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Boom brickworks

Boom brickworks

Boom brickworks

At the end of the 18th century, the Belgian Rupel region counted more than hundreds of brickworks. However, the rise of concrete and mechanization heralded the end of the brick industry in the 1960s.

Traces of the brick industry in the region go back to 1346, when, according to the Immovable Heritage Inventory, there was a tile building in the Blauwe Pan Alley.

Clay pits 

The clay was dug out of the ground from clay pits and along the banks of the Rupel, after which the workers shaped the stones manually. After the bricks had dried in the drying sheds for weeks, they could go into the ovens to bake.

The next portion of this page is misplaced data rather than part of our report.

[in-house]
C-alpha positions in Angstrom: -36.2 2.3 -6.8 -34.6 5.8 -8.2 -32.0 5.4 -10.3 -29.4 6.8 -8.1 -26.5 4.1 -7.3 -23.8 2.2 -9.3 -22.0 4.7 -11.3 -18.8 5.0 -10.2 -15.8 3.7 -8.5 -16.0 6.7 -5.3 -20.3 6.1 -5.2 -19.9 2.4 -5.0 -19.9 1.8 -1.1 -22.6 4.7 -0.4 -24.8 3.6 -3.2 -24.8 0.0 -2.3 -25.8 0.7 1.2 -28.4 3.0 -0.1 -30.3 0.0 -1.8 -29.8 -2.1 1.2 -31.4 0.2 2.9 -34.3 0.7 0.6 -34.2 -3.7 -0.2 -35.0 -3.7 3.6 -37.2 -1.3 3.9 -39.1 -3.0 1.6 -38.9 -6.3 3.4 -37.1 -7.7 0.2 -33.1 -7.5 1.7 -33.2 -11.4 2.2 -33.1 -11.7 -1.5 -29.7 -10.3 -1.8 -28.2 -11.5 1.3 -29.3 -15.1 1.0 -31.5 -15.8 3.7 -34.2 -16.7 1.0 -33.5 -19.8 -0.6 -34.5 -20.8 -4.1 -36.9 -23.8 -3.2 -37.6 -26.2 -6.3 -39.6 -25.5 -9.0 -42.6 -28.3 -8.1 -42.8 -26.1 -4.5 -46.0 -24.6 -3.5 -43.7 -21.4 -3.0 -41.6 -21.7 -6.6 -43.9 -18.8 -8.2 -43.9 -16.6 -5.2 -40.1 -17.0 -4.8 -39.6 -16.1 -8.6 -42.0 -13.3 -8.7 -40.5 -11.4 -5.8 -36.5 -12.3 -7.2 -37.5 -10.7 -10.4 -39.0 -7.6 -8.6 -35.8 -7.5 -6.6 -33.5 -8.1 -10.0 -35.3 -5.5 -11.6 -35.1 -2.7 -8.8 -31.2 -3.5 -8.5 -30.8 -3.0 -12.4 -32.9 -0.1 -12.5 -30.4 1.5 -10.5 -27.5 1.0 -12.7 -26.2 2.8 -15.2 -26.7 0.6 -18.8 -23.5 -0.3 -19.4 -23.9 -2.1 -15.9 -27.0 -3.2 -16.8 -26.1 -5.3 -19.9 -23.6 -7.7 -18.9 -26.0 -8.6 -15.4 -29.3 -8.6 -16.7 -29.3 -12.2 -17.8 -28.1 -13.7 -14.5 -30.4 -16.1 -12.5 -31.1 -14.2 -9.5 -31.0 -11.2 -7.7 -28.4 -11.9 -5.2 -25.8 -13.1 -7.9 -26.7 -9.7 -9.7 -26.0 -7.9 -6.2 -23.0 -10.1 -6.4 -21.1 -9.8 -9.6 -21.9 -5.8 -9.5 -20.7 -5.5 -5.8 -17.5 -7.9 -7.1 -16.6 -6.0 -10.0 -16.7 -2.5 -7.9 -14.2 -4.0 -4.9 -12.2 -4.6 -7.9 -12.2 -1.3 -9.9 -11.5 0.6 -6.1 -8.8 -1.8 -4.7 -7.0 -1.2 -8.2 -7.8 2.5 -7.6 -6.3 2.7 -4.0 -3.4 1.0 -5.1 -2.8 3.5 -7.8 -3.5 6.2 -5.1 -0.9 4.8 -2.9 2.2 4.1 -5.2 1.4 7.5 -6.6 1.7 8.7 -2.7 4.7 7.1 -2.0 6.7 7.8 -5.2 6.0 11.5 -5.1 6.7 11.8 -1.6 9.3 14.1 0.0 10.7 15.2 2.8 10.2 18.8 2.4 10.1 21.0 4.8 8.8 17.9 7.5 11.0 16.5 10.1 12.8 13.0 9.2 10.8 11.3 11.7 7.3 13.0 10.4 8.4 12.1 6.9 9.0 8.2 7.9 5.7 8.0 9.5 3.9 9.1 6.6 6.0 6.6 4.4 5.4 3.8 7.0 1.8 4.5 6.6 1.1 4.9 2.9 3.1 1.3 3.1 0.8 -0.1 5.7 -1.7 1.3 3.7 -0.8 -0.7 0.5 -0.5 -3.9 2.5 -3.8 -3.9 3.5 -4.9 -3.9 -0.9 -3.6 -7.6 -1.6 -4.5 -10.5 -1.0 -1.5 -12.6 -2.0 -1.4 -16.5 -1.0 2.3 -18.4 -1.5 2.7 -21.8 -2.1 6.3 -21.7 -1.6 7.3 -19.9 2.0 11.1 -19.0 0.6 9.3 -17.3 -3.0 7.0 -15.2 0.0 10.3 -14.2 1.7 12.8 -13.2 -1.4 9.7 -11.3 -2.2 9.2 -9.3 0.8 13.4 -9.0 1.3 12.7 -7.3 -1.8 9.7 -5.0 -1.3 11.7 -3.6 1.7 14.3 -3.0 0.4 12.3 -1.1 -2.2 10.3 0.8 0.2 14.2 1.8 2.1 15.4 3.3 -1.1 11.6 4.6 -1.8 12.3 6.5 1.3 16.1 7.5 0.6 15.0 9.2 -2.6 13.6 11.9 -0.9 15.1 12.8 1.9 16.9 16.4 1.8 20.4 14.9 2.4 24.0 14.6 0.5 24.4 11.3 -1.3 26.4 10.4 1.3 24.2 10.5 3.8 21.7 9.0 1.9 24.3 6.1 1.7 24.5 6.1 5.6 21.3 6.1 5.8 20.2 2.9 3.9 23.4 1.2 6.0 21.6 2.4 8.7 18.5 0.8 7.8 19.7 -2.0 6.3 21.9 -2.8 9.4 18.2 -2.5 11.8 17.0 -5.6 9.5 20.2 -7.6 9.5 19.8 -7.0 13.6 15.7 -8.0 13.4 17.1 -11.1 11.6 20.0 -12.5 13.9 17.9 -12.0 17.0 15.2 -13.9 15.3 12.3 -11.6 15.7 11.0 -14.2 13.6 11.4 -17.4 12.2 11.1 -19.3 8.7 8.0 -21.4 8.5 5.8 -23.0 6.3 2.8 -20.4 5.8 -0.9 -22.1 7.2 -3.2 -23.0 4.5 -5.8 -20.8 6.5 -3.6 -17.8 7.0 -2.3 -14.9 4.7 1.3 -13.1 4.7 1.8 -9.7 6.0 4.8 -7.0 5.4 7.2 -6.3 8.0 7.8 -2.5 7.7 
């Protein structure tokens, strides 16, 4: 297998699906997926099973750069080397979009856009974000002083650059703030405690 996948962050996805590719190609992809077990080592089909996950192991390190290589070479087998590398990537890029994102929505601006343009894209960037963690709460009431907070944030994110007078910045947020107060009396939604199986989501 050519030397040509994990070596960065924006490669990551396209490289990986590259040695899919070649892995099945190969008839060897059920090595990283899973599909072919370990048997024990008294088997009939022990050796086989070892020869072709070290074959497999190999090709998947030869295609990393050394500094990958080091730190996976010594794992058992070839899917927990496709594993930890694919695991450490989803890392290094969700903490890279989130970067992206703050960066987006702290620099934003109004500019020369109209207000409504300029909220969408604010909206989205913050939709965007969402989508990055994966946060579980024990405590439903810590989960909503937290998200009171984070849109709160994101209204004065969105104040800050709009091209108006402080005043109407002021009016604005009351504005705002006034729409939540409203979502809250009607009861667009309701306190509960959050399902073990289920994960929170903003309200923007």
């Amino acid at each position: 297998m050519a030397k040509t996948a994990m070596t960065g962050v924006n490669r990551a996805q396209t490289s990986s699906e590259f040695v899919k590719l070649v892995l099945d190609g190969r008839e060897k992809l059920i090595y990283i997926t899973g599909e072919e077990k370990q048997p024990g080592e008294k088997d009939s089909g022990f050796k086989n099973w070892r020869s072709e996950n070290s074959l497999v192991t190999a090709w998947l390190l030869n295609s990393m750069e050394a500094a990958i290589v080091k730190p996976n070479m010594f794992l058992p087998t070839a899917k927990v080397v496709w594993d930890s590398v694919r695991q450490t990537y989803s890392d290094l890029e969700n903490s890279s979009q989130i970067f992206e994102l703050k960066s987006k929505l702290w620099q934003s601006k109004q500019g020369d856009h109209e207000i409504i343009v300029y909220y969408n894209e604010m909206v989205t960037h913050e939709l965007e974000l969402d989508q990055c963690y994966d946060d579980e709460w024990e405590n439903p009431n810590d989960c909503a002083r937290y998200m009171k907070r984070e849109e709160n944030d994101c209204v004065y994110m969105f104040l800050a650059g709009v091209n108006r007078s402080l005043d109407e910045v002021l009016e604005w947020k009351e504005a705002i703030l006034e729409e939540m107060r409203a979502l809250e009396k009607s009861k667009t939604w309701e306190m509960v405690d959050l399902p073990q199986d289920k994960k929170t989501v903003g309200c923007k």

One of those disused clay pits has been transformed into the recreational park De Schorre. Each year, this park is the venue for the famous Tomorrowland Festival.

Working conditions in the clay pits and brickworks were dire; child labor was the rule rather than the exception.

Ruins of the brick-making past

Several brickworks have been preserved in Noeveren, a hamlet of Boom. Brik Boom outlines the history of the brickwork alongside the river Rupel, while at Frateur, you can explore the drying sheds and ring kilns. 

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